My experience with tumble dryers is that the non-heat-pump types have a very high temperature at the end of the cycle. If you wash at 40 degrees Celsius, the drying probably reaches temperatures of 70-80 degrees Celsius if your dryer doesn't have a heat pump. Shortening the tumble dry time to leave the clothes slightly moist could reduce the temperature at the end of tumble drying cycle.
The real fix, however, is a drying method that never reaches high temperatures:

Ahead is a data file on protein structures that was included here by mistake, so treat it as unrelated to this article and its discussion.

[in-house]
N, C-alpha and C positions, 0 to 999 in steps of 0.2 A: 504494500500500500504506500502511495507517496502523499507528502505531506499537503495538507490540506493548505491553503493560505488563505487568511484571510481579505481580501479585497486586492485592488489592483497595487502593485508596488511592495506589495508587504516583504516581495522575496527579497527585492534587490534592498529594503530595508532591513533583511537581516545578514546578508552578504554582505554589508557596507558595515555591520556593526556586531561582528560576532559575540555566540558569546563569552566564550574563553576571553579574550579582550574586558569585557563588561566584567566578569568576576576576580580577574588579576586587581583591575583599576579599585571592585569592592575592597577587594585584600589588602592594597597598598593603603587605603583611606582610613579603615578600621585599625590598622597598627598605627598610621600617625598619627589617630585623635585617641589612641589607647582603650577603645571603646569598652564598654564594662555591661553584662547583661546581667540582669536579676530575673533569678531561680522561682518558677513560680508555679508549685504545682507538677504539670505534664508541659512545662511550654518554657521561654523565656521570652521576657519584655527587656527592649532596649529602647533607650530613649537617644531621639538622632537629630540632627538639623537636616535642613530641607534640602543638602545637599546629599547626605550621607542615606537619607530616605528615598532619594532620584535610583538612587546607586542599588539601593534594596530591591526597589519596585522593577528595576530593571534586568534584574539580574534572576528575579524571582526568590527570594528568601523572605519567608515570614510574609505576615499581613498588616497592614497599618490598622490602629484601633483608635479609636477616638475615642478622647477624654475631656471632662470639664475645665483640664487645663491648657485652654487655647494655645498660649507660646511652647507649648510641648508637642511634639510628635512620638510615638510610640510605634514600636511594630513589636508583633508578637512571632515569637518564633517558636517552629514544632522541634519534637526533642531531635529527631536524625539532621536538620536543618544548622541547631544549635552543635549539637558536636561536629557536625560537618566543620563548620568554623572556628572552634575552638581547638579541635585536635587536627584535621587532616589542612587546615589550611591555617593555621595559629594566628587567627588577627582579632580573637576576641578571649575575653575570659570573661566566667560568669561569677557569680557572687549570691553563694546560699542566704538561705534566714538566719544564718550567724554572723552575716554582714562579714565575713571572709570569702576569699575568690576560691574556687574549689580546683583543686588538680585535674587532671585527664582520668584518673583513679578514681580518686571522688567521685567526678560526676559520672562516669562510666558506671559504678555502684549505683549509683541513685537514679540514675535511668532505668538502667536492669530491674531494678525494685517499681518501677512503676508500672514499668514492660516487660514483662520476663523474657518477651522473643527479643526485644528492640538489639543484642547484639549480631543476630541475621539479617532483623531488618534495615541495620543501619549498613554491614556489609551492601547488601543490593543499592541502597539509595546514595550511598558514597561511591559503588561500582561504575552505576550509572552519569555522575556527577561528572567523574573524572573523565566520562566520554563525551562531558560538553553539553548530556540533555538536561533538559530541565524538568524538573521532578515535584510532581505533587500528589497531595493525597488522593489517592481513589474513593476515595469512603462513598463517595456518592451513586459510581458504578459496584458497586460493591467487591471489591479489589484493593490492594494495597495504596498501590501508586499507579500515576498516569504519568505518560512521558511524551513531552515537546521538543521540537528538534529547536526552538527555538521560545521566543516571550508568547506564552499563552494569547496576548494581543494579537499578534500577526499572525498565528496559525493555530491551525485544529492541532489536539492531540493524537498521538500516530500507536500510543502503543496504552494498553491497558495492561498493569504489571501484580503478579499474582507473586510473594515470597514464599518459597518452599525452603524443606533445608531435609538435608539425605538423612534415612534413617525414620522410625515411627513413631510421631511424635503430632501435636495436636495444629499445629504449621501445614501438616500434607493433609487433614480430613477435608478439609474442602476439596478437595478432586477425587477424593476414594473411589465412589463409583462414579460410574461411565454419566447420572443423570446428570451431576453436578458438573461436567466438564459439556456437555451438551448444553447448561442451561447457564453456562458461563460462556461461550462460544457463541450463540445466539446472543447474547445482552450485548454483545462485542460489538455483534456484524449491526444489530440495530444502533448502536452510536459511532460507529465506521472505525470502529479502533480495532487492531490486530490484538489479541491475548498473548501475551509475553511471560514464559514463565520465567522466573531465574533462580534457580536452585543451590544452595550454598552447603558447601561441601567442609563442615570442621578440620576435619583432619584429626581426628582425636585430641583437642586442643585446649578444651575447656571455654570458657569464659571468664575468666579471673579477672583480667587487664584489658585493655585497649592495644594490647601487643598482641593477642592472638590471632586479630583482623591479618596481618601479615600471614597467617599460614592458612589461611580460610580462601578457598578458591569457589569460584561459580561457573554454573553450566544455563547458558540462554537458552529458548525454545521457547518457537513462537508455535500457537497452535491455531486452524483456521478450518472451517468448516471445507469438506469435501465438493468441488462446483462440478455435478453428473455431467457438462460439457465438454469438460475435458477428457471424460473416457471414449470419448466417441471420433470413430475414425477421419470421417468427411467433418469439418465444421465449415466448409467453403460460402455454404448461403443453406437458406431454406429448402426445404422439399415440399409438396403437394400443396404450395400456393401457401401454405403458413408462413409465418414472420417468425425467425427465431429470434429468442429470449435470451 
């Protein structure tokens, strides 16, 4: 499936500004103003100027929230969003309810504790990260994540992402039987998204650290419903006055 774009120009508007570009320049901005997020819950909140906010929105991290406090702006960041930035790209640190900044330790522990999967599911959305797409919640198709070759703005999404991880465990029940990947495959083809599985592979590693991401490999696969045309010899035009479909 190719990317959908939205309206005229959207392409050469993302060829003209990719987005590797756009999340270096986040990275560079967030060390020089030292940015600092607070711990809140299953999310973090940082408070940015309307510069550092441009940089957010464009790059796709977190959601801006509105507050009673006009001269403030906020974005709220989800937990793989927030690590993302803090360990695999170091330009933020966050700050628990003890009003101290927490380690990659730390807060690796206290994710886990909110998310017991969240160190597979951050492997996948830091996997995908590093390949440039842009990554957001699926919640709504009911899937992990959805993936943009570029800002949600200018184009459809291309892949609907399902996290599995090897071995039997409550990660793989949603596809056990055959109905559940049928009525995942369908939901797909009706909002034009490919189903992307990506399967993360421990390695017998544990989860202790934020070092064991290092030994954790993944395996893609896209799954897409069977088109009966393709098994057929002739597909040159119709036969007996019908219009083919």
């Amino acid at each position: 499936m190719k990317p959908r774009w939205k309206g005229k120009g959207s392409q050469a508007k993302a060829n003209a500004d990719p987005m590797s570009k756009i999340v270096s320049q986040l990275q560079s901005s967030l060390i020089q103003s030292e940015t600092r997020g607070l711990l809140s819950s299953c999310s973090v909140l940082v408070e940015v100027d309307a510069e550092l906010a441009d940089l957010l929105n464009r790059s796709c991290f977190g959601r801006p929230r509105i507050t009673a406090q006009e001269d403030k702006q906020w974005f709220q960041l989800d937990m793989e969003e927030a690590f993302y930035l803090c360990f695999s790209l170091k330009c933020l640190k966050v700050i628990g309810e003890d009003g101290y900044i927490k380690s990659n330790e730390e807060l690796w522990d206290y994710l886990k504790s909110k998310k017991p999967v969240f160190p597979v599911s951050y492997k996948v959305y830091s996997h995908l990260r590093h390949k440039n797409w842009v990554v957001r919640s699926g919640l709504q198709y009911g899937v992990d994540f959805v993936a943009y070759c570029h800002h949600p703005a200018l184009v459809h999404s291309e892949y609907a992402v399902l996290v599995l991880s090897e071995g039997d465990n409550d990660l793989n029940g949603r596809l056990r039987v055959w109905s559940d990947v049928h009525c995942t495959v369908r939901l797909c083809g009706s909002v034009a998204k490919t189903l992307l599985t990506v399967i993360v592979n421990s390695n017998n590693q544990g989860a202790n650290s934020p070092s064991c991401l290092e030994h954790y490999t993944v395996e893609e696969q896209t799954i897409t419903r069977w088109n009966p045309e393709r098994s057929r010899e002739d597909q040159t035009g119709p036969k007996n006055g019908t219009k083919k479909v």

- Either a drying rack.
- Or a tumble dryer that has heat pump. Heat pump tumble dryers can make your clothes dry without reaching temperatures of over 50 degrees Celsius.
Heat pump tumble dryers are more expensive, though, and less durable (since they have a heat pump, which is a complex piece of technology as opposed to a simple resistor).
If neither of these two is not a possibility for you, you could of course ask why drying racks are not permitted. If it's due to moisture concerns, perhaps you could use the tumble dryer in a shorter cycle to make your clothes only very slightly moist as opposed to completely dry (thus reducing the temperature at the end of the drying cycle), and then use drying rack with very slightly moist clothes. That probably causes less issues due to moisture than drying fully wet clothes.